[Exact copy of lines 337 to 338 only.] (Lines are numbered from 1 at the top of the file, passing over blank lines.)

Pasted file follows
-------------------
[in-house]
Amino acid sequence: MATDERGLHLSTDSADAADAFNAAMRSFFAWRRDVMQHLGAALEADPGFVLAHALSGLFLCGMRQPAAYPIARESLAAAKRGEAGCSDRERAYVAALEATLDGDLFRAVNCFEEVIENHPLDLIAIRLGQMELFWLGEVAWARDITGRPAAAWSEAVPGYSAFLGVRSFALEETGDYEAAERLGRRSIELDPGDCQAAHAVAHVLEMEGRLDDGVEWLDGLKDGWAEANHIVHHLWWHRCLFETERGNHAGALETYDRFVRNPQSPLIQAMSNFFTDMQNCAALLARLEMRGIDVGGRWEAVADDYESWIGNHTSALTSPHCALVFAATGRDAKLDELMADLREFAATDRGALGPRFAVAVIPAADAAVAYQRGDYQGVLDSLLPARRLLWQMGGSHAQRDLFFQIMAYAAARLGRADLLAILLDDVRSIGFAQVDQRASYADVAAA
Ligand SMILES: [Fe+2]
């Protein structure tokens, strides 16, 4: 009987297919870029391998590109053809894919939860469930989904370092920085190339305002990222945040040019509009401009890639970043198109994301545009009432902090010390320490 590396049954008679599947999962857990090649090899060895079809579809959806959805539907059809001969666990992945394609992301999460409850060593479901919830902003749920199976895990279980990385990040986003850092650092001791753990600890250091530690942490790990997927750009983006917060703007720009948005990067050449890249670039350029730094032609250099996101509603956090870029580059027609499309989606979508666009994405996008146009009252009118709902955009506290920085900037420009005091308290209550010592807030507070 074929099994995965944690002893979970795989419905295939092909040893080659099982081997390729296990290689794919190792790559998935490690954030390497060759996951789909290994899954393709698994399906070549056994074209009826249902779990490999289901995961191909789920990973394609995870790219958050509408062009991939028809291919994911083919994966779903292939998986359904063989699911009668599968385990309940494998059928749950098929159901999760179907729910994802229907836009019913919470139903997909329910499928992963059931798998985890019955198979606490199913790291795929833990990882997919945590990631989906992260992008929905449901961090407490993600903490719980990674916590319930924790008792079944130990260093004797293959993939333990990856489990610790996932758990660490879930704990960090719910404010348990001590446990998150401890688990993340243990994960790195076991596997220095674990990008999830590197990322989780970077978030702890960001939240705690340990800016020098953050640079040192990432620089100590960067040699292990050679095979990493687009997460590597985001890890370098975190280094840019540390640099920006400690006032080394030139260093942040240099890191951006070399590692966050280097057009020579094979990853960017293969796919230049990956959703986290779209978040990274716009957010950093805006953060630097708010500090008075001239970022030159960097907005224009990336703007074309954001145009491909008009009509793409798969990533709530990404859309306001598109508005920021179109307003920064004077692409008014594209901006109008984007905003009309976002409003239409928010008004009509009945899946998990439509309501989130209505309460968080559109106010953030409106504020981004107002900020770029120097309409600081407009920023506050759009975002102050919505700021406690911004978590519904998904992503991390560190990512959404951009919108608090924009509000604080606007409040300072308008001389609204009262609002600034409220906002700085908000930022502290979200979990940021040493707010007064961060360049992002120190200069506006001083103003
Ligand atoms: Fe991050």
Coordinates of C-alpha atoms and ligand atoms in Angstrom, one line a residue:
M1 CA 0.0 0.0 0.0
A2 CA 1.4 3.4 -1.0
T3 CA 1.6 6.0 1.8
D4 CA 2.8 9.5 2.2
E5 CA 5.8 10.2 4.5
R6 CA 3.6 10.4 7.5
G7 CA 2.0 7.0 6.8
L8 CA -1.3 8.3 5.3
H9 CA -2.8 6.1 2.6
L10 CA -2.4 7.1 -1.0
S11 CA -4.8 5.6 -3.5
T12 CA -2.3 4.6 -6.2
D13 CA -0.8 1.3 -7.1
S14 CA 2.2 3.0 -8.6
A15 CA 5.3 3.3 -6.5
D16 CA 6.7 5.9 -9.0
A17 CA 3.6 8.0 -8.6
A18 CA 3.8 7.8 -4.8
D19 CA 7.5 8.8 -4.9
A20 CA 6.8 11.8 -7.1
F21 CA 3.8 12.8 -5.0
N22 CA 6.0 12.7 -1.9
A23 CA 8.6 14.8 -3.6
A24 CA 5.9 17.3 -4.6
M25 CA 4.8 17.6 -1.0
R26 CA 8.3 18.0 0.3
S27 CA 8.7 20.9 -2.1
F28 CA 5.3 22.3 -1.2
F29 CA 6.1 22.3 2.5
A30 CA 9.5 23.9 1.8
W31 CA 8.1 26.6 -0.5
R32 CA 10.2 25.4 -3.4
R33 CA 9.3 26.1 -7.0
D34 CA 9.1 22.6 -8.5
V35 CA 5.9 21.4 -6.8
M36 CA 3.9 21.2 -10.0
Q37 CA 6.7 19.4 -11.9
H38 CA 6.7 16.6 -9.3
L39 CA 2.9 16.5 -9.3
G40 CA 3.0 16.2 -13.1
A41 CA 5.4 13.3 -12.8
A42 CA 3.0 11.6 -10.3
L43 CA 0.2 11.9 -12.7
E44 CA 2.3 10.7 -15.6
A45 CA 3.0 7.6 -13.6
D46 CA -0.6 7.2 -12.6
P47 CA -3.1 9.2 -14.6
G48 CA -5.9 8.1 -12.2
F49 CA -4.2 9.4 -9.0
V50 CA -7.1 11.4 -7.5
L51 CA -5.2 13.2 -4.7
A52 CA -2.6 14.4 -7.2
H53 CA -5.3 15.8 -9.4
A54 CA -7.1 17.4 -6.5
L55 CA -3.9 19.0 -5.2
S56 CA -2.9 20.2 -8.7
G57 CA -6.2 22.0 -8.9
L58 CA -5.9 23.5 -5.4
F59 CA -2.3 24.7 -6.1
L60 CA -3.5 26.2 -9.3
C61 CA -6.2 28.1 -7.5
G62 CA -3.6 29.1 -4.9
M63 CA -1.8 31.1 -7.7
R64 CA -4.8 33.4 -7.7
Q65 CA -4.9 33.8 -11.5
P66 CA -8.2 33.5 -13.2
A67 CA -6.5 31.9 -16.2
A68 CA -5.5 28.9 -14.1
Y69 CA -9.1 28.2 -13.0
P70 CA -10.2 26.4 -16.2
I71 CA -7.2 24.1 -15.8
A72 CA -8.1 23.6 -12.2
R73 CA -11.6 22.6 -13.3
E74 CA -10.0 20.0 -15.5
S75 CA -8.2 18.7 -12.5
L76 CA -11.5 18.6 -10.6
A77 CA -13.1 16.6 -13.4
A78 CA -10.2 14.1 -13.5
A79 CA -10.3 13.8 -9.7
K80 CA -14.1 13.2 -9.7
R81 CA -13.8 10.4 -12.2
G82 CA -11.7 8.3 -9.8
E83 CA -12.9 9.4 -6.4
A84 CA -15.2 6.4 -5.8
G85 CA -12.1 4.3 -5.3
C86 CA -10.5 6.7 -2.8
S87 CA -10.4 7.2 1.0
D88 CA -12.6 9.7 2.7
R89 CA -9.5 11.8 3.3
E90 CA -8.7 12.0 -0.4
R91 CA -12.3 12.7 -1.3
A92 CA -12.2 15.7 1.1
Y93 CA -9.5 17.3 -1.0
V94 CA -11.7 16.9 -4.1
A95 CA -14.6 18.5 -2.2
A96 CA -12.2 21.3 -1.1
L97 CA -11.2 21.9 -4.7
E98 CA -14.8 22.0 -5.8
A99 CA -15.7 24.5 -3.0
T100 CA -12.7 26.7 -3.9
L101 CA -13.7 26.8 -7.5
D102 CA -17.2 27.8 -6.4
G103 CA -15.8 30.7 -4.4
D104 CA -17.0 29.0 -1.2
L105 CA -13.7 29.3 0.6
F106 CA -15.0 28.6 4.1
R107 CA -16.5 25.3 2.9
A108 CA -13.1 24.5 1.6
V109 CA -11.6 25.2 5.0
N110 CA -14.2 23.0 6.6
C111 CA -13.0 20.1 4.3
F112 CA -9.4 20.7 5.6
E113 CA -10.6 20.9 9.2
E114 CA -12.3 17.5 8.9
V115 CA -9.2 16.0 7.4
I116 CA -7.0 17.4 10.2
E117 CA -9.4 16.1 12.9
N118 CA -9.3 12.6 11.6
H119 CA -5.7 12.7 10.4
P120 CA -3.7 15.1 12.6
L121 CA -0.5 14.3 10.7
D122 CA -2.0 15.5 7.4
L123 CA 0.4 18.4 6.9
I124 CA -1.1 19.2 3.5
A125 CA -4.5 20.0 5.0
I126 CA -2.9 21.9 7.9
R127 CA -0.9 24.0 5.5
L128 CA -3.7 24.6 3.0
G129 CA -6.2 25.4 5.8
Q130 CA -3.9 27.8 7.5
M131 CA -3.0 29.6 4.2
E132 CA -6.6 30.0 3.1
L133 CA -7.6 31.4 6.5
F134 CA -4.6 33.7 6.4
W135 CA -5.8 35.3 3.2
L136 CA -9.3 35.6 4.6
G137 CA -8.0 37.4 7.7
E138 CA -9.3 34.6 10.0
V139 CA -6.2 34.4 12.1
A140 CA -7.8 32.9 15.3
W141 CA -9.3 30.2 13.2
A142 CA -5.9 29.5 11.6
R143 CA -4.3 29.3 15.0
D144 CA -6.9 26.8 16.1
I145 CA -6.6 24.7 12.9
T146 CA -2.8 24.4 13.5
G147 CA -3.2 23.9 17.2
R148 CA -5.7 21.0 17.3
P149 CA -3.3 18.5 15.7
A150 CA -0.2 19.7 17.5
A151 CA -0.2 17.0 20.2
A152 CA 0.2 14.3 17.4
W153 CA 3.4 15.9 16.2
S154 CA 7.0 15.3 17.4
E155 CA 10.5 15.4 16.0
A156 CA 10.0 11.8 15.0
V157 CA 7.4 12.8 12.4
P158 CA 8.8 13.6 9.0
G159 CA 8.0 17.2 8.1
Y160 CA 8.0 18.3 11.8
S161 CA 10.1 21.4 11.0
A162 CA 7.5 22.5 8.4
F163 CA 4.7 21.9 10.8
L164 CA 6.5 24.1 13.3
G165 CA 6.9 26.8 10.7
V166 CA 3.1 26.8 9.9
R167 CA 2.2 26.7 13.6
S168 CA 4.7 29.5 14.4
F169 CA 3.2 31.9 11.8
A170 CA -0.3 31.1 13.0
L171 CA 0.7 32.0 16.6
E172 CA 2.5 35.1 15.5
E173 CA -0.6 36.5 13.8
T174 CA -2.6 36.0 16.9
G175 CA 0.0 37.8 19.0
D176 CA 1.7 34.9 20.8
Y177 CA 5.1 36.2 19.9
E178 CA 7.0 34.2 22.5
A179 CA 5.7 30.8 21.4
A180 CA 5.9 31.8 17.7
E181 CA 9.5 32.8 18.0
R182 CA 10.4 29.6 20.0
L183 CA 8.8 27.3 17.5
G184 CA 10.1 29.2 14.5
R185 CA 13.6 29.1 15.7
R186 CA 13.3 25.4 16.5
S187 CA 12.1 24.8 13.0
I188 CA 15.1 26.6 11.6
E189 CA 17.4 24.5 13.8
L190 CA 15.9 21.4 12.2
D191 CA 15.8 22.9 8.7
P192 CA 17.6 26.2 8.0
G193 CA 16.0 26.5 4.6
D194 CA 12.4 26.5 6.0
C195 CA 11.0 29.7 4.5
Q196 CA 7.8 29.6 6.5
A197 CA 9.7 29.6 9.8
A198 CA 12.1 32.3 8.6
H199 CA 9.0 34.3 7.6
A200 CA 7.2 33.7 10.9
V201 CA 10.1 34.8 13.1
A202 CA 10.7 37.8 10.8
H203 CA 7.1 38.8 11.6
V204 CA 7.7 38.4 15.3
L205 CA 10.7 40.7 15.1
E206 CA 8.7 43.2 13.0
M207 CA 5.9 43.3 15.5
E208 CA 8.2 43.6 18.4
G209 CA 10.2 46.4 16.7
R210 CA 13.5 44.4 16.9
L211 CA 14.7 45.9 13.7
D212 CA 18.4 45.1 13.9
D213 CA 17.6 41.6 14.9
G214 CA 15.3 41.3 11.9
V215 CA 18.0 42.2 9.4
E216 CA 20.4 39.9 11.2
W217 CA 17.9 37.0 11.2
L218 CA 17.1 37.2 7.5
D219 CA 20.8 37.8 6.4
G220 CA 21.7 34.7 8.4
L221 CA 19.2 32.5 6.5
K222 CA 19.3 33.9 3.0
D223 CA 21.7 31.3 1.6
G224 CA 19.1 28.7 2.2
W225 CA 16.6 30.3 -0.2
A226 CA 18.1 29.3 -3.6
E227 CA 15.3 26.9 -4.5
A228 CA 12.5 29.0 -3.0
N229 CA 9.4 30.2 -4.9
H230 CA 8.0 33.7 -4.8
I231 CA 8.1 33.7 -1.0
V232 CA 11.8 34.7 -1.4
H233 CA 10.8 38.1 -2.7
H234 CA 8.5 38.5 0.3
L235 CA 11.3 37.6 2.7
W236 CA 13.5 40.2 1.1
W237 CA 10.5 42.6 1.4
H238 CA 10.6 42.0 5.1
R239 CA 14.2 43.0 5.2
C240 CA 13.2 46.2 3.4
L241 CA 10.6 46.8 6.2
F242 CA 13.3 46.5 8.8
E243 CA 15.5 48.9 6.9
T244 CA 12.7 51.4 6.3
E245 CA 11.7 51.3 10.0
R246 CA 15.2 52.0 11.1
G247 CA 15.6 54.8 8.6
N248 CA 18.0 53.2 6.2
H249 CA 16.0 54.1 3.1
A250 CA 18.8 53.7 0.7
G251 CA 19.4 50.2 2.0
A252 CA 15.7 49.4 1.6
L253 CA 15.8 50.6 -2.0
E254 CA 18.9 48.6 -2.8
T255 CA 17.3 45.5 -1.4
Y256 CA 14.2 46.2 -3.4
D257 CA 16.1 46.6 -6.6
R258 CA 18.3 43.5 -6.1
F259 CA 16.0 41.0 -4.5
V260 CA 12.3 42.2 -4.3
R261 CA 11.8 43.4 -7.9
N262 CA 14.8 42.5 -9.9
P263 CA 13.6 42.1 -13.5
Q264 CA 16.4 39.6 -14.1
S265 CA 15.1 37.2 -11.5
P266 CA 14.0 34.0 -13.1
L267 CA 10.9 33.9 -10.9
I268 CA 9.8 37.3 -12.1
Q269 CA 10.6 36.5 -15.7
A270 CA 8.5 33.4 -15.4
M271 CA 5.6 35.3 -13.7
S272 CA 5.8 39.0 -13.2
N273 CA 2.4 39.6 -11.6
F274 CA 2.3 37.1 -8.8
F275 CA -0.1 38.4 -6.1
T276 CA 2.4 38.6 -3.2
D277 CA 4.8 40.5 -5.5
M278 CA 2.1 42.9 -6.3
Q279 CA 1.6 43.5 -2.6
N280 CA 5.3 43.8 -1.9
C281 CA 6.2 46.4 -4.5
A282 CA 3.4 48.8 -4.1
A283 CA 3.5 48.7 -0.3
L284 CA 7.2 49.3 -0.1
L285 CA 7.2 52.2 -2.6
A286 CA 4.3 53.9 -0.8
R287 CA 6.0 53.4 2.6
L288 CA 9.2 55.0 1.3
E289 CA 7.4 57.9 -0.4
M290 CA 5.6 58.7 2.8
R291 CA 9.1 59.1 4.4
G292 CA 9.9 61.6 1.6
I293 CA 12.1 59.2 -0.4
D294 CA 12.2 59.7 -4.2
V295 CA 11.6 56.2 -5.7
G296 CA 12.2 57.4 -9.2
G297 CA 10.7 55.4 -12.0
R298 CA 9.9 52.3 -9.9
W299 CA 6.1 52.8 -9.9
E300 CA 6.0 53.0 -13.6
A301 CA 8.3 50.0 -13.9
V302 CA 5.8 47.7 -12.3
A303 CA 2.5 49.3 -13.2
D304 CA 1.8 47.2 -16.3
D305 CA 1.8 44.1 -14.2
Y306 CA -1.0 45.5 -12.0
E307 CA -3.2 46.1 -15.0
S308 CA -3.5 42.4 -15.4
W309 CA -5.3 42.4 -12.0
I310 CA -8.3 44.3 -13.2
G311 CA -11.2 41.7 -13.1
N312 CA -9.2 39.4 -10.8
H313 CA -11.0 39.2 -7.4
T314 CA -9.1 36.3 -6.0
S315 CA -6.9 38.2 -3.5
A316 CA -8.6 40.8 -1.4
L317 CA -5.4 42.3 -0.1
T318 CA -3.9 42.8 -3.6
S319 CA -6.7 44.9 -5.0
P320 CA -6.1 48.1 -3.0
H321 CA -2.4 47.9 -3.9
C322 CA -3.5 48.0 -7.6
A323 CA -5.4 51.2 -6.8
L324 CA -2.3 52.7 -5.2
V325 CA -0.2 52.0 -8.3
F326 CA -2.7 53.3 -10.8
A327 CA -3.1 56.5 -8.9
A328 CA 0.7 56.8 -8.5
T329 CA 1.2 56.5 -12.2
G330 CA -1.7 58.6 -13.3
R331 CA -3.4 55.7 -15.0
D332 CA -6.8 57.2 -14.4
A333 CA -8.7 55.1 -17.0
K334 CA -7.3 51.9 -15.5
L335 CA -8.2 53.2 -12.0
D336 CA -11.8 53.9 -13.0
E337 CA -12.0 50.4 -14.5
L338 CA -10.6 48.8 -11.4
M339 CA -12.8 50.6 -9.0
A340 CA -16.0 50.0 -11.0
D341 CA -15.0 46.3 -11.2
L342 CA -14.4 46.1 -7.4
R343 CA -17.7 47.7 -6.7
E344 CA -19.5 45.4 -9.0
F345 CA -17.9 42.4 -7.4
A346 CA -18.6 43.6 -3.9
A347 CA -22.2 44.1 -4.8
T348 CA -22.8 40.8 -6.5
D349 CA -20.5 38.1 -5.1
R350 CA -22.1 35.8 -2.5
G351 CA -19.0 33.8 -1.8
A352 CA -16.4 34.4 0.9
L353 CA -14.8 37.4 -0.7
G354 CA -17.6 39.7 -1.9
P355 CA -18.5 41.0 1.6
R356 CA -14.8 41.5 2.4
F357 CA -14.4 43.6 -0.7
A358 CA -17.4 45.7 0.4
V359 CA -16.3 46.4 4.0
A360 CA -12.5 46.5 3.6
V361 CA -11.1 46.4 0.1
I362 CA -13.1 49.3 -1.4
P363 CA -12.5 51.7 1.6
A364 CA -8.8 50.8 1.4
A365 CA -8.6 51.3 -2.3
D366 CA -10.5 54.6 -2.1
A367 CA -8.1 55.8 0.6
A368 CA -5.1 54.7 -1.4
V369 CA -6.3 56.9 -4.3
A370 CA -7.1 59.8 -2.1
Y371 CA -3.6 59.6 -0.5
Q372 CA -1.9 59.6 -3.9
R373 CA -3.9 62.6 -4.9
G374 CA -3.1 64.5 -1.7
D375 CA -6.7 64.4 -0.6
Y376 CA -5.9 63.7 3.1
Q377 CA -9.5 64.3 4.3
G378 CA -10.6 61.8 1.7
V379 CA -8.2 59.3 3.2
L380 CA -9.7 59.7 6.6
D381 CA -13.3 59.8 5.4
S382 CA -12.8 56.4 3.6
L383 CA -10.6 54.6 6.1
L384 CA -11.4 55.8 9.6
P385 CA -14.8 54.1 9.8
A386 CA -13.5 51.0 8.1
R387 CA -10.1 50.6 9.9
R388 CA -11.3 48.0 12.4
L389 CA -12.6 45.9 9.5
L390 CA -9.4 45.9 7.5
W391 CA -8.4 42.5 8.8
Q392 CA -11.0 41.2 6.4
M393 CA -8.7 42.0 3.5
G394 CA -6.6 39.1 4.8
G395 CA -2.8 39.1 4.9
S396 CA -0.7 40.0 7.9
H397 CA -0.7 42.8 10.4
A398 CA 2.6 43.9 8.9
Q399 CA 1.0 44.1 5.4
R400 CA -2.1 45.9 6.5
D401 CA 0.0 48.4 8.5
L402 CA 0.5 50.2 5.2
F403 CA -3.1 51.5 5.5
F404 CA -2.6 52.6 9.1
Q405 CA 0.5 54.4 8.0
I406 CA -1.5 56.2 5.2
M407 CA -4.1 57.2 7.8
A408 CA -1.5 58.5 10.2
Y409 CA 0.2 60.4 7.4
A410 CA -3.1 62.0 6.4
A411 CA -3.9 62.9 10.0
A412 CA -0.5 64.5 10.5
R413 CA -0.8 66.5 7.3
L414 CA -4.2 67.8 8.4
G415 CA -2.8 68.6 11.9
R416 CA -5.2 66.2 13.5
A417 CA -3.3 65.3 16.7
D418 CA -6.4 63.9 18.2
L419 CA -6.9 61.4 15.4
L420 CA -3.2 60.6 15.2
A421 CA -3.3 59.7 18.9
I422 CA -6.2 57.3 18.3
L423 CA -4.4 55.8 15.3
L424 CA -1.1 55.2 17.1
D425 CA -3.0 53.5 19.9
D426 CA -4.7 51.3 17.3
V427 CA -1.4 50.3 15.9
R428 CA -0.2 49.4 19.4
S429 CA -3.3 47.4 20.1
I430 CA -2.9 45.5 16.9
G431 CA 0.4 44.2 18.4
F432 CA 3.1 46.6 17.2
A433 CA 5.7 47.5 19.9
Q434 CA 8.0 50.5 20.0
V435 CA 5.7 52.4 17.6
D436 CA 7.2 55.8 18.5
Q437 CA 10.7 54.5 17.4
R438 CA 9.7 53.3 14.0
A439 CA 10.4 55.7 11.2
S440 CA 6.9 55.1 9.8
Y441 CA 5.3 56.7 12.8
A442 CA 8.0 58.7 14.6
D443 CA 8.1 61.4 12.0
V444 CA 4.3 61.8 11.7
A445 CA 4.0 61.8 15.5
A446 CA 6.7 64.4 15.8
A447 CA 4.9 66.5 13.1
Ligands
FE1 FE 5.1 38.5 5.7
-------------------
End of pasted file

R331 CA -3.4 55.7 -15.0
D332 CA -6.8 57.2 -14.4